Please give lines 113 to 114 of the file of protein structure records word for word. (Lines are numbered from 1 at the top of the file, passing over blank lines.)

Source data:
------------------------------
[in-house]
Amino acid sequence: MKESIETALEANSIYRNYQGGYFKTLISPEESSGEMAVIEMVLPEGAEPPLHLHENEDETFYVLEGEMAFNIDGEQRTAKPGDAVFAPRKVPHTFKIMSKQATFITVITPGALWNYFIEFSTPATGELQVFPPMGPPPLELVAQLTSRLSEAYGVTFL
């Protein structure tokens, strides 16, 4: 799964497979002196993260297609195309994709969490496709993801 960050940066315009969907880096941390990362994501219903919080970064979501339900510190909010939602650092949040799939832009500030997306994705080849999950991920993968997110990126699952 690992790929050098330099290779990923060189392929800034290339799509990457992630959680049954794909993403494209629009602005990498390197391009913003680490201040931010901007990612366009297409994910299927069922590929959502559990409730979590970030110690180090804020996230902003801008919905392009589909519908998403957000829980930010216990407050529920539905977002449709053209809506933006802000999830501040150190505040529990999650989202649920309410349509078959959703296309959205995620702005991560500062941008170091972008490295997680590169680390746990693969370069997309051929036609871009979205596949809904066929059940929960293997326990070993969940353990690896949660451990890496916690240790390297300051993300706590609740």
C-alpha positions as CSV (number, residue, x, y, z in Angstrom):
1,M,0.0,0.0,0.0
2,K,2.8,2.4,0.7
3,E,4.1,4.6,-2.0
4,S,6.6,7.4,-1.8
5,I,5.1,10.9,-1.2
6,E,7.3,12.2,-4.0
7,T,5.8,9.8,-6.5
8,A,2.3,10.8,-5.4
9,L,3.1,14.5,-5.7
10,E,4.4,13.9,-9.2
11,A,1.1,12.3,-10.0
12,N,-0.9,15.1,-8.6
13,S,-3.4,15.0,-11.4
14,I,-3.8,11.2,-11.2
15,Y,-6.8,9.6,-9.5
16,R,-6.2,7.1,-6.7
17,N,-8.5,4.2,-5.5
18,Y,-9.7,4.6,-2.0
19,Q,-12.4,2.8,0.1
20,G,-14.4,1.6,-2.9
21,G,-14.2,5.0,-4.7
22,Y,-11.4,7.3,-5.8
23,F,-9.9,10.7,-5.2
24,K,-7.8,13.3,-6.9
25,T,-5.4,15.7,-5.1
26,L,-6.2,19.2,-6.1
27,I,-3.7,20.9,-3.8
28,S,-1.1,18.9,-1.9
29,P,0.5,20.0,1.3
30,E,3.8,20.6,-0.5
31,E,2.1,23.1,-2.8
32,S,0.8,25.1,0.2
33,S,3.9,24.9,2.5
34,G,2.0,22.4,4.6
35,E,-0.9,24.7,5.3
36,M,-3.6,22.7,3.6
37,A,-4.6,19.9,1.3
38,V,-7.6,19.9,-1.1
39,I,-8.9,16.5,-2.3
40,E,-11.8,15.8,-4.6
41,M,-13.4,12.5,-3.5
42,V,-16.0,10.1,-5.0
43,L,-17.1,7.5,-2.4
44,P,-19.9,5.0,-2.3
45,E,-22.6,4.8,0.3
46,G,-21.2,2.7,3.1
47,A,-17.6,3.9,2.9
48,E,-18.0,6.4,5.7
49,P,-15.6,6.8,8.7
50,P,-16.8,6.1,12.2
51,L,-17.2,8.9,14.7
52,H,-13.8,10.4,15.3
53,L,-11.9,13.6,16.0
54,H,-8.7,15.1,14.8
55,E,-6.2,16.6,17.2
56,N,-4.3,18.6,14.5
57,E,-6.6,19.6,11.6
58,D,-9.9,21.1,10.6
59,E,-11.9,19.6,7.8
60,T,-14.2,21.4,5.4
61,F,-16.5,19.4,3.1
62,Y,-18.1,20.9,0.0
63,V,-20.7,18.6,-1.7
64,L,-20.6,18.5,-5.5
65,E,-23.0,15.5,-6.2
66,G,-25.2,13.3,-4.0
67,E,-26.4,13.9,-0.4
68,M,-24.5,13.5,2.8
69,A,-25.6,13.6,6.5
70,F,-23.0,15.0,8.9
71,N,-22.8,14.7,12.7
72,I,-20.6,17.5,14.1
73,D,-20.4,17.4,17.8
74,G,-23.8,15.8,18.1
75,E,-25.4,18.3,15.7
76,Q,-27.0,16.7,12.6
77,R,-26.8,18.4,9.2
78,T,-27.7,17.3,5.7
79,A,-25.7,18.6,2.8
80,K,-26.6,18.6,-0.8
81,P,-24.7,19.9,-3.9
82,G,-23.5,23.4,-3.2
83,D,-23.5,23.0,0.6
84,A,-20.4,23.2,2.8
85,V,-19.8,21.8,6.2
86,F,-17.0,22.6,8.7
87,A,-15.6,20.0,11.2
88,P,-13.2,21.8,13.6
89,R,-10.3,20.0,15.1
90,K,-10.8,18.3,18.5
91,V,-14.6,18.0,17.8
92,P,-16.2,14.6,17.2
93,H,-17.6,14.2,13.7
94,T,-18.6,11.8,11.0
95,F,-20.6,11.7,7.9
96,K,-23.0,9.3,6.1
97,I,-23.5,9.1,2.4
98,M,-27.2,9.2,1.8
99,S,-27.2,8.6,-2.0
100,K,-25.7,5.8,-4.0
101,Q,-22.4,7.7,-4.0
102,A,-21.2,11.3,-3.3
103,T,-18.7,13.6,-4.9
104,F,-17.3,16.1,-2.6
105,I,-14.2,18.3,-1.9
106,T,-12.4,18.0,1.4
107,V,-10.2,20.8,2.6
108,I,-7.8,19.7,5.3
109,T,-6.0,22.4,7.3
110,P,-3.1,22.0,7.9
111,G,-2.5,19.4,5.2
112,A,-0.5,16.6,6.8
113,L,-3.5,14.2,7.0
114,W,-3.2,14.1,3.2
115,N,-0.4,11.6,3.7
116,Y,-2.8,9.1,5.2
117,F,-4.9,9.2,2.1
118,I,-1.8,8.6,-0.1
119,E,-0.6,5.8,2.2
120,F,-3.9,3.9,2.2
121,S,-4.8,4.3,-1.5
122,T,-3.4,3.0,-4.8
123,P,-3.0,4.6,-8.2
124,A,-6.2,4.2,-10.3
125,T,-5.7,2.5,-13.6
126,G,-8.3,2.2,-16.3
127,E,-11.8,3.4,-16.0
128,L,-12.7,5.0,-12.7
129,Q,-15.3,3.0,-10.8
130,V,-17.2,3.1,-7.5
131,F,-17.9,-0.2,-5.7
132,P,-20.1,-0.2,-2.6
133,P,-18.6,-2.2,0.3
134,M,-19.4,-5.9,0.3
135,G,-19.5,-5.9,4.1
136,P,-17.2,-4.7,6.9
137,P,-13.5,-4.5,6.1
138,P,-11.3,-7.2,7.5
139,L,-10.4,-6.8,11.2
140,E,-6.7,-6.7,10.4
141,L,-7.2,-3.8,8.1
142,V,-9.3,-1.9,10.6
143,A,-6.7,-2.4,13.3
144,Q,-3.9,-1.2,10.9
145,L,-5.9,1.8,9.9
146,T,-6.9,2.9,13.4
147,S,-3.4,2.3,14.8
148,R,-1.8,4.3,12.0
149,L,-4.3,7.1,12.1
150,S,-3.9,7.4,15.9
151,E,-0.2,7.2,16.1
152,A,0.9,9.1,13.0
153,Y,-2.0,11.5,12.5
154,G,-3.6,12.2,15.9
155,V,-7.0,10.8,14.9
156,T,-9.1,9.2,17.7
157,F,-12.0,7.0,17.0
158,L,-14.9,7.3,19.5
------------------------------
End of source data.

109,T,-6.0,22.4,7.3
110,P,-3.1,22.0,7.9